"Charles de Young (January 8, 1846 – April 23, 1880), along with his younger brother M. H. de Young, founded the newspaper The Daily Dramatic Chronicle, which became the San Francisco Chronicle, and was its editor-in-chief. He was murdered by Isaac M. Kalloch, son of Isaac S. Kalloch, the Mayor of San Francisco, in revenge for a feud Charles had with the mayor.
In 1859, he began publishing the Holiday Advertiser, a daily publication, while he was finishing his apprenticeship. The interests were sold and in 1865, he began publishing the Dramatic Chronicle with his brother, Harry. The daily paper was focused on theater gossip, advertising and light news. The revenue from the Dramatic Chronicle allowed the brothers to begin publishing the San Francisco Chronicle in 1869. Charles focused on the content and editing of the paper, while Harry was responsible for the management of the paper on the business side.
In 1874, de Young denounced San Francisco Judge Delos Lake, which led to the two meeting in California Street for a duel during the busiest time of day. Judge Lake shot twice at de Young, who returned the shots; neither was hit.
‘He was proud of the notoriety he had obtained, and proud of the personal danger, as a legitimate element of that notoriety.’ — De Young's obituary in The New York Times
At the time of his death, the San Francisco Chronicle was worth $250,000 (equivalent to $6,704,000 in 2020).
In 1879, Isaac Smith Kalloch ran for mayor of San Francisco. It was not long before he came under attack from the San Francisco Chronicle's editor-in-chief, Charles de Young, who was backing another candidate. De Young, with the hopes of taking Kalloch out of the mayoral race, accused the minister of having an affair. Kalloch responded by accusing Charles' mother, Amelia, of running a brothel. In response, Charles De Young ambushed Kalloch in the streets of San Francisco and shot him twice. Kalloch survived the wounds and with the sympathy of voters was elected the 18th Mayor of San Francisco. He served from 1879 until 1881. On April 23, 1880, Kalloch's son, Isaac Milton Kalloch, entered the Chronicle building and shot and killed Charles de Young..."
— Source: Charles de Young Wikipedia
"A trial in wrongful death suit brought on behalf of the late Gregory Fleniken, who was found dead inside a MCM Elegante Hotel room, was slated to start Monday, April 13 but has since been canceled.
The curious death of Gregory Fleniken grabbed national headlines and even sparked a piece in Vanity Fair magazine.
Fleniken’s widow, Susan, filed suit against the MCM Elegante on Sept. 12, 2012, in Jefferson County District Court. Delta Security, Lance Mueller, Trent Pasano and Timothy Steinmetz also were named as defendants.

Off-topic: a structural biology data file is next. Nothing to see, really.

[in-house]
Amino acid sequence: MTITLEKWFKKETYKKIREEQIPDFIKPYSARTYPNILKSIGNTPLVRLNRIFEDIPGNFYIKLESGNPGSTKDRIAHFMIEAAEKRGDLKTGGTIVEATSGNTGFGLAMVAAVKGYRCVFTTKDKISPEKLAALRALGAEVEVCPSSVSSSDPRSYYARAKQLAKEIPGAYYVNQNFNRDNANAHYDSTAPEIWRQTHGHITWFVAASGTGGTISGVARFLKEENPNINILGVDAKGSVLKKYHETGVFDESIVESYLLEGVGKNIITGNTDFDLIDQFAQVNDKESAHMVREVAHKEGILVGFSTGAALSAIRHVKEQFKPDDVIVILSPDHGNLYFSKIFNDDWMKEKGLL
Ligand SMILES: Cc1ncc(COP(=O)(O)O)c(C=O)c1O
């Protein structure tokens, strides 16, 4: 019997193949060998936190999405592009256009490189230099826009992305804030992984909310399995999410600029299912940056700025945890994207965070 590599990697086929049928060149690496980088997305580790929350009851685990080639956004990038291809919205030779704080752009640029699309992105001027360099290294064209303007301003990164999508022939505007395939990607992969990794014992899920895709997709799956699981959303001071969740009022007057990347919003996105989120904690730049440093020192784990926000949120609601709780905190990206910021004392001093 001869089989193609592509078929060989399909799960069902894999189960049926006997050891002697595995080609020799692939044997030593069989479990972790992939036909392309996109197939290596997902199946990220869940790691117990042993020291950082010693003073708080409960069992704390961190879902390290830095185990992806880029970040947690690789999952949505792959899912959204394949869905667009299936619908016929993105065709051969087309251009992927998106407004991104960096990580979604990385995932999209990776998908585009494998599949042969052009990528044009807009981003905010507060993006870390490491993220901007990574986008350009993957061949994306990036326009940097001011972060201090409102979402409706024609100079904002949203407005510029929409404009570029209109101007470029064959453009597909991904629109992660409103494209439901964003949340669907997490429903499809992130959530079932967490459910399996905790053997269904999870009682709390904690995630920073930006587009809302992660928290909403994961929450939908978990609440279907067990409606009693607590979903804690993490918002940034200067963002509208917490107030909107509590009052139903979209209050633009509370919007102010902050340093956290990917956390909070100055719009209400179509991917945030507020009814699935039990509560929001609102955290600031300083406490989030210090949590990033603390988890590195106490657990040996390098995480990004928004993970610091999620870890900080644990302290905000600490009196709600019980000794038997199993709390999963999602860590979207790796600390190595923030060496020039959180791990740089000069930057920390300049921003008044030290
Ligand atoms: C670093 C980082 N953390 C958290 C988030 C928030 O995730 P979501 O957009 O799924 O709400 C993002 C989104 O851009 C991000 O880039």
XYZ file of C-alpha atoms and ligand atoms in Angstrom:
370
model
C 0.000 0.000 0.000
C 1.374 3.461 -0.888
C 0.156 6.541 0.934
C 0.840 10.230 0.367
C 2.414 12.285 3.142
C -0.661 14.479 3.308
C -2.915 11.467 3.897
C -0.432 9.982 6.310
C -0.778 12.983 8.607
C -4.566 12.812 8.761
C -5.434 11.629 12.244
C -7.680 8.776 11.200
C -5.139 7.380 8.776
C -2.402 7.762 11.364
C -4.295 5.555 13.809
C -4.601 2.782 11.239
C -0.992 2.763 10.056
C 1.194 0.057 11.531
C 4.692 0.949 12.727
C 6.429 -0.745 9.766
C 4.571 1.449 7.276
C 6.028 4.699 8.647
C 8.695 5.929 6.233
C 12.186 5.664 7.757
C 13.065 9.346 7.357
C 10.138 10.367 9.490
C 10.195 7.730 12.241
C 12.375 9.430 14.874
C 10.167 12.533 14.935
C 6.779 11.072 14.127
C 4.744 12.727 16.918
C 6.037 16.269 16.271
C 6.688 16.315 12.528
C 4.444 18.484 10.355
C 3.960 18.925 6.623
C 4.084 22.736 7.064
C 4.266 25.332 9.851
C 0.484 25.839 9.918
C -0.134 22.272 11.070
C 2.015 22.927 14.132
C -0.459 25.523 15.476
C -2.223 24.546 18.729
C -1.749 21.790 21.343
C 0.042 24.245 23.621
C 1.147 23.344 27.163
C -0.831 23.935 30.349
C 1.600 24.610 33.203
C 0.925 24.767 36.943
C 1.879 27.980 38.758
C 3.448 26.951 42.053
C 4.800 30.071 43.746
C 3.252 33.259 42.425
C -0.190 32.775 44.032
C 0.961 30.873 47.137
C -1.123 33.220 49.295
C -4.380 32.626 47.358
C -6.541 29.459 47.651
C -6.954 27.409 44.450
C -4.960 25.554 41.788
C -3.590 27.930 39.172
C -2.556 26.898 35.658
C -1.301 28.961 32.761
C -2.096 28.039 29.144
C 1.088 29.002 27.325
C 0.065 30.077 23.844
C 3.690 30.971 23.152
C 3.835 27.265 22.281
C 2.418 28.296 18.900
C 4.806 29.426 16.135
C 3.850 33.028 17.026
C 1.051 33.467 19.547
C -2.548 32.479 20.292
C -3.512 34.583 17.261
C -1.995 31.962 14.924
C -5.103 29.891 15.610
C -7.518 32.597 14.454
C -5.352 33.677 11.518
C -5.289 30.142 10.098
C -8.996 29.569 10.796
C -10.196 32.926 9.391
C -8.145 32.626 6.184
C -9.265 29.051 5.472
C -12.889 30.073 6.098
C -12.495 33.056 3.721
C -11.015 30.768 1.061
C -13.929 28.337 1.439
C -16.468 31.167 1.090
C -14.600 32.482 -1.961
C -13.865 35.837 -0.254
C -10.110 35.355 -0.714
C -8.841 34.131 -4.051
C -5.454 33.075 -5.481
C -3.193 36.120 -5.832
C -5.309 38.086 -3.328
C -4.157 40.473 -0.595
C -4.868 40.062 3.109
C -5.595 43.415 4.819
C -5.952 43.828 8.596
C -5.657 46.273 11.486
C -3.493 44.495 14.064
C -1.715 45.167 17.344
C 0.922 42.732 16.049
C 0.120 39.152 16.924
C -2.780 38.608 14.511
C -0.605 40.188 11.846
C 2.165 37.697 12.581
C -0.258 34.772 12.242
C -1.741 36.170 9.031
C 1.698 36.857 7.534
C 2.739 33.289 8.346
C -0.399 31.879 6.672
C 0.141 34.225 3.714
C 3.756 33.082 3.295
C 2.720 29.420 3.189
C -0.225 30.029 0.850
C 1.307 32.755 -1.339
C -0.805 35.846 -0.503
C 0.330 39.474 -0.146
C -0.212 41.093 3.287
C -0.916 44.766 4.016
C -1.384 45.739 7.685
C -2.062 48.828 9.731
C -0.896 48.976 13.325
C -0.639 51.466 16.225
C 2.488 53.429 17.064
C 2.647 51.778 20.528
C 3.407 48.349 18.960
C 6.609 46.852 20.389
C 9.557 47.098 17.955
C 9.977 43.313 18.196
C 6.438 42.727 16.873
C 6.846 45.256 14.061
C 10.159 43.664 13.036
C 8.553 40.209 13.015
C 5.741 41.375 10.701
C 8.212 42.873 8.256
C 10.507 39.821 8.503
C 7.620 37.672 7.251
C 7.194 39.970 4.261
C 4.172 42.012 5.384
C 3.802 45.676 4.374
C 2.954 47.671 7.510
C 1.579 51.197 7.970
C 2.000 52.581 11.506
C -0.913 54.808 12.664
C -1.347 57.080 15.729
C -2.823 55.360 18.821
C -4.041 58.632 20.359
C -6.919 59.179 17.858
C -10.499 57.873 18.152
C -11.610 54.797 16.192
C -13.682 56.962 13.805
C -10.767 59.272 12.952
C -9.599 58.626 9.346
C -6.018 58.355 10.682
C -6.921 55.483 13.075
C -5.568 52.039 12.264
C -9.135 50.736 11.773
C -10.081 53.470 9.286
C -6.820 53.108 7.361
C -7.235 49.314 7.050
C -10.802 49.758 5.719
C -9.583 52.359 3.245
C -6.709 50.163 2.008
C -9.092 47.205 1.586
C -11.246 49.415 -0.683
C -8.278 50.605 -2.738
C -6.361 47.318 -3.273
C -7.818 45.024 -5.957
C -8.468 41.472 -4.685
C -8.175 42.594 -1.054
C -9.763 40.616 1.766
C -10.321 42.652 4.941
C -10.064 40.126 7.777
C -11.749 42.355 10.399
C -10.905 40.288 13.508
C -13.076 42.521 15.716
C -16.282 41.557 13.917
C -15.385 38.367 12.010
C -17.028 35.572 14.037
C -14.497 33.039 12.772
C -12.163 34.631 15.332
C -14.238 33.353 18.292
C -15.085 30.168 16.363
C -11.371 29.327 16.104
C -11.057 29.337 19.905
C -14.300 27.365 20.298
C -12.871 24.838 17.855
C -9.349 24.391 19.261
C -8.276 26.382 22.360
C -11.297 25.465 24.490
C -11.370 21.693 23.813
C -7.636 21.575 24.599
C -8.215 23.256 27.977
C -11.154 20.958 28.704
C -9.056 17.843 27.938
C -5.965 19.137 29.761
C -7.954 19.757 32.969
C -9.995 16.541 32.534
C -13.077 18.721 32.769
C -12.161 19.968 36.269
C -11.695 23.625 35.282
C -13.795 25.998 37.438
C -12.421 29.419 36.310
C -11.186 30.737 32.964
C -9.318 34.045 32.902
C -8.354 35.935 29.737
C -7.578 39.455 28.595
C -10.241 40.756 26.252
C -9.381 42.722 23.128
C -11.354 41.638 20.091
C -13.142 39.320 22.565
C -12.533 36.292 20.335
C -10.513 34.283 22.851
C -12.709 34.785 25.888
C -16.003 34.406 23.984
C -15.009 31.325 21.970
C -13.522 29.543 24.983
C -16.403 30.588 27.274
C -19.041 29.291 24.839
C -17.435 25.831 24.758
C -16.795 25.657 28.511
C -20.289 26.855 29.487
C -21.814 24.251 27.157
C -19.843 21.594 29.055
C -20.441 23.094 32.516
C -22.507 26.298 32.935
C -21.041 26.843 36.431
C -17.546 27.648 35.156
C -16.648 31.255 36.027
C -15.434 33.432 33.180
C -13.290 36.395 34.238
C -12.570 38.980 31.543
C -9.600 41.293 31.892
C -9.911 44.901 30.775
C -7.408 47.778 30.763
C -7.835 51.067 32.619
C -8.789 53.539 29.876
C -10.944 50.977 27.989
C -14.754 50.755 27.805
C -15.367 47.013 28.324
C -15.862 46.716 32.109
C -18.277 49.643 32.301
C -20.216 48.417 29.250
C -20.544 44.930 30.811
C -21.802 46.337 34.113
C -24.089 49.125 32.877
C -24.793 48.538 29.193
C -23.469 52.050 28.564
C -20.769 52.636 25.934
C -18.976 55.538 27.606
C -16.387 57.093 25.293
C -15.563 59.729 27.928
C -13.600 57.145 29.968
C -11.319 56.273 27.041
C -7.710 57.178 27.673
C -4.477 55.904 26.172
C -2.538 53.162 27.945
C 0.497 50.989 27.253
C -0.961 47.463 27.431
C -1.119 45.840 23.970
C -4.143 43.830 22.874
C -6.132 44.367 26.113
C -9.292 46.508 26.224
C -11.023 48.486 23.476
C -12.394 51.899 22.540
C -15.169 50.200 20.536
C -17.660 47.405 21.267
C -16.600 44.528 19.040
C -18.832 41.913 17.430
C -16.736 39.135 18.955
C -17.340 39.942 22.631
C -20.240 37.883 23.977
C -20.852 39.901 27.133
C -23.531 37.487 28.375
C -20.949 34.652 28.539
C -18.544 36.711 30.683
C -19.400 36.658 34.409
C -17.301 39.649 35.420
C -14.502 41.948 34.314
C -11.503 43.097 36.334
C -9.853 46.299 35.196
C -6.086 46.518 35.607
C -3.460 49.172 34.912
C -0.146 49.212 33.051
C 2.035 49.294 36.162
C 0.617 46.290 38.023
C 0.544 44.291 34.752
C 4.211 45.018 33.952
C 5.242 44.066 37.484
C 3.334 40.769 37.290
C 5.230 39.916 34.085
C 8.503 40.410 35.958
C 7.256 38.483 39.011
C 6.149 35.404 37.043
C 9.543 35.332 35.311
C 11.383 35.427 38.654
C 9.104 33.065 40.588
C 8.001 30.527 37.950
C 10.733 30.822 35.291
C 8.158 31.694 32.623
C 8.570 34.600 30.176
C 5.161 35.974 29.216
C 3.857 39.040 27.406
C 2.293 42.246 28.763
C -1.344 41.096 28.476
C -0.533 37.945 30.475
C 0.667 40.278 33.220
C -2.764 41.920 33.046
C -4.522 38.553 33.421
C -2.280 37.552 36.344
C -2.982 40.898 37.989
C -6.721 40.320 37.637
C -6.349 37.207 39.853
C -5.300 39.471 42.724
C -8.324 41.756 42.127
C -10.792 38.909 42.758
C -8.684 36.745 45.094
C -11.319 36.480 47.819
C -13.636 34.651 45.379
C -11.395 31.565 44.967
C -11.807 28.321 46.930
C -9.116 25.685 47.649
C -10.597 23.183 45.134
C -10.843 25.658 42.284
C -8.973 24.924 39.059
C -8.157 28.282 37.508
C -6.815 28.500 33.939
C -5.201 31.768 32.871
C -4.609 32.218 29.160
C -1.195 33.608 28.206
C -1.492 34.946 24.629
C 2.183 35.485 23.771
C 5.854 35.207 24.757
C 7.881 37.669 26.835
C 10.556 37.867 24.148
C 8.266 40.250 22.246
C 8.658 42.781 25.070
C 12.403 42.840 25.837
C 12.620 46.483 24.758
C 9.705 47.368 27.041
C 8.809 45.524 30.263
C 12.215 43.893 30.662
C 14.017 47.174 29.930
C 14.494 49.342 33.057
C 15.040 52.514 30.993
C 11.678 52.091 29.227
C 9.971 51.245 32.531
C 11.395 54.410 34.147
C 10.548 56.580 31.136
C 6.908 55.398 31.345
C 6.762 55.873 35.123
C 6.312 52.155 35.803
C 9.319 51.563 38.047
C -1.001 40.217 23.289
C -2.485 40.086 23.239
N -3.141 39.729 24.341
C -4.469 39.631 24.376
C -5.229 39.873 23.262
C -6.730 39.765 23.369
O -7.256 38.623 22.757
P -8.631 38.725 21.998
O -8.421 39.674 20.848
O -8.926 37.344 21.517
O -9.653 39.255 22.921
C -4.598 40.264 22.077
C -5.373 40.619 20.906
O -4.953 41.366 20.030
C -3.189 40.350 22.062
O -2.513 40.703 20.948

Court records show that on April 1 Susan filed a motion to dismiss, stating she had resolved her claims against one the suit’s defendants, Pasano.
The following day, Judge Gary Sanderson, 6oth District Court, dismissed Pasano with prejudice.
The settlement led to the trial being canceled, according to a courthouse official.
According to the lawsuit, on Sept. 15, 2010, Gregory, a Louisiana oilman visiting on business, was staying at the MCM Elegante in room 348. Defendants Mueller and Steinmetz were electricians staying in the adjacent room.
Allegedly, Mueller, Pasano, and Steinmetz were drinking heavily and being very disruptive that night. Pasano retrieved Mueller’s pistol from a car located on the hotel’s premises. Mueller than loaded the pistol and laid on the bed. The gun went off, alarming many guests, and the bullet pierced the wall, striking Gregory.
“Mr. Flenkien died from the bullet wound,” the suit states. “Defendant Elegante Hotel failed to notify the Beaumont Police Department about the reported noise.”
Police initially thought Gregory died of natural causes. When police found him the following morning, his belongings were intact, ruling out a robbery. Nine months passed before a detailed investigation unearthed the cause.
On the evening of the shooting, the occupants of room No. 349 patched the bullet hole in their room with toothpaste and toilet paper. Afterwards, the men headed downstairs to the hotel bar and continued drinking, declining to check on the occupant of the adjoining room, the suit alleges.
The suit accused the hotel of failing to take actions to address the disruptive behavior of the defendant occupants of from 349..."